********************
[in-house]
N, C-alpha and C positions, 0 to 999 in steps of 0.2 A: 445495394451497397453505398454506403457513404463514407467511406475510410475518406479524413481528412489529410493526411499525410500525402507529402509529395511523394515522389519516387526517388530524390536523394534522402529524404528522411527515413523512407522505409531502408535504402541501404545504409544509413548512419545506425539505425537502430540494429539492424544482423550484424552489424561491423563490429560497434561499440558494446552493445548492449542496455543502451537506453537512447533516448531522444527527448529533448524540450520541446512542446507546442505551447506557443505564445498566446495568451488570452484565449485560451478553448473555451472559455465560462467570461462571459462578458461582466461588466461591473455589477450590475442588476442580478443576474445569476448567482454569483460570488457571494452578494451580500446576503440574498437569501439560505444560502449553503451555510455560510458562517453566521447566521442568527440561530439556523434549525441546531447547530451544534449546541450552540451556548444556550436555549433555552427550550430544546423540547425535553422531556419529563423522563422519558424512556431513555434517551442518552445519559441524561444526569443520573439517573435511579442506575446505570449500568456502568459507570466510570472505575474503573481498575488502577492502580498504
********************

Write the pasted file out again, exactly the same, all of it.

[in-house]
N, C-alpha and C positions, 0 to 999 in steps of 0.2 A: 445495394451497397453505398454506403457513404463514407467511406475510410475518406479524413481528412489529410493526411499525410500525402507529402509529395511523394515522389519516387526517388530524390536523394534522402529524404528522411527515413523512407522505409531502408535504402541501404545504409544509413548512419545506425539505425537502430540494429539492424544482423550484424552489424561491423563490429560497434561499440558494446552493445548492449542496455543502451537506453537512447533516448531522444527527448529533448524540450520541446512542446507546442505551447506557443505564445498566446495568451488570452484565449485560451478553448473555451472559455465560462467570461462571459462578458461582466461588466461591473455589477450590475442588476442580478443576474445569476448567482454569483460570488457571494452578494451580500446576503440574498437569501439560505444560502449553503451555510455560510458562517453566521447566521442568527440561530439556523434549525441546531447547530451544534449546541450552540451556548444556550436555549433555552427550550430544546423540547425535553422531556419529563423522563422519558424512556431513555434517551442518552445519559441524561444526569443520573439517573435511579442506575446505570449500568456502568459507570466510570472505575474503573481498575488502577492502580498504